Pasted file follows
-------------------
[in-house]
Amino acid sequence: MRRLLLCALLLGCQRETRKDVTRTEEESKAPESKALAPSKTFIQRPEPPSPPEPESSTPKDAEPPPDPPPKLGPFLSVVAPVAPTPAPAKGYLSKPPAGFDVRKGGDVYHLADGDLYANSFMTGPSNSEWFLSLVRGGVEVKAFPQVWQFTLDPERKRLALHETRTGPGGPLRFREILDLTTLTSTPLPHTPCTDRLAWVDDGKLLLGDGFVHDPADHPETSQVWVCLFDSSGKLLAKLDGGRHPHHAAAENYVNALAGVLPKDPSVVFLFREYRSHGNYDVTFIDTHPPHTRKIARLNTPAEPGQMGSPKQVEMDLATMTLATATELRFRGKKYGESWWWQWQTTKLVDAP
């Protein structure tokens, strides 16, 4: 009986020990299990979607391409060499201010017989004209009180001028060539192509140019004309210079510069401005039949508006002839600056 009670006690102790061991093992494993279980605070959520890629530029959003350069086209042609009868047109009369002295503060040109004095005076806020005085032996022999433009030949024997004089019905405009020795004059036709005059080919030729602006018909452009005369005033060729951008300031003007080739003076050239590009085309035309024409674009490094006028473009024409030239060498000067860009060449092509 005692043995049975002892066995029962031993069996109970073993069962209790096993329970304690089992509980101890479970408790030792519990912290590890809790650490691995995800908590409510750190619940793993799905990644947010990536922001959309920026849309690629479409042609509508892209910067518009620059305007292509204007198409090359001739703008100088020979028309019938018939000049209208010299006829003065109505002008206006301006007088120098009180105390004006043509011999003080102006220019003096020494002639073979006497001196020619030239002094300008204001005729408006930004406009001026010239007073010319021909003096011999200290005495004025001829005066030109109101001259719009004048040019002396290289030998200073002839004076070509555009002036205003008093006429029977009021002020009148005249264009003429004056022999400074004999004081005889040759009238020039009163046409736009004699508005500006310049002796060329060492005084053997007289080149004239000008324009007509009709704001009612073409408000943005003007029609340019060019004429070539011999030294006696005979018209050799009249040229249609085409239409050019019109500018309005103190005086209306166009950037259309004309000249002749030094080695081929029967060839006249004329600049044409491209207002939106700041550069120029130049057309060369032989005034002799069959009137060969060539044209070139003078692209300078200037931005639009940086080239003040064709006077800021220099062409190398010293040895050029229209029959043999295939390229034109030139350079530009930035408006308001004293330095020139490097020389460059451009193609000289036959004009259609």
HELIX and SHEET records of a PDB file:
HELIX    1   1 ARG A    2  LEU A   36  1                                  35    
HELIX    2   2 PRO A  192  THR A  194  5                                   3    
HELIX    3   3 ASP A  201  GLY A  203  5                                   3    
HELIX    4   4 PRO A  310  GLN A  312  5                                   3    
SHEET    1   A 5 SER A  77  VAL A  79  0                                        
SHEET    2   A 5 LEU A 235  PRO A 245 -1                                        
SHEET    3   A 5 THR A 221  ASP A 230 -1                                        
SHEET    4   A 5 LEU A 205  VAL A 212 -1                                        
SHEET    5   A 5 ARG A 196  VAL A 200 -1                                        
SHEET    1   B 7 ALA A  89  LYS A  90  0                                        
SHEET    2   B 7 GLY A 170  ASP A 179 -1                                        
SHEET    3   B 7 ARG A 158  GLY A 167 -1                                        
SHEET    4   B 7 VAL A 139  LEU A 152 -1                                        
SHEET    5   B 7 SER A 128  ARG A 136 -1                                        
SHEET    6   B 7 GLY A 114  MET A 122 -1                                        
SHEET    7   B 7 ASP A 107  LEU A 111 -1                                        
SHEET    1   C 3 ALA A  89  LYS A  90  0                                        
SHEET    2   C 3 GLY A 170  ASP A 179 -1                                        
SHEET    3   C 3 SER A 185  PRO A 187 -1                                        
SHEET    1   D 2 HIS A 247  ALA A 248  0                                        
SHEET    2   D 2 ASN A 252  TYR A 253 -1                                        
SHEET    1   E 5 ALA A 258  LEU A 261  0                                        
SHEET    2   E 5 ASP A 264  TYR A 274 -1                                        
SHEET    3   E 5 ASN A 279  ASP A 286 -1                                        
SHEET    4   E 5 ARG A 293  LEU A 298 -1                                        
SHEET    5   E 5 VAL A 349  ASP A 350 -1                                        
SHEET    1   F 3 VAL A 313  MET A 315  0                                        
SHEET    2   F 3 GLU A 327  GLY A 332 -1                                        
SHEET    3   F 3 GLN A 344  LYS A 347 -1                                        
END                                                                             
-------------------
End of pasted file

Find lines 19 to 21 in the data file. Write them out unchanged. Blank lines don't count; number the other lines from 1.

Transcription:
SHEET    6   B 7 GLY A 114  MET A 122 -1                                        
SHEET    7   B 7 ASP A 107  LEU A 111 -1                                        
SHEET    1   C 3 ALA A  89  LYS A  90  0                                        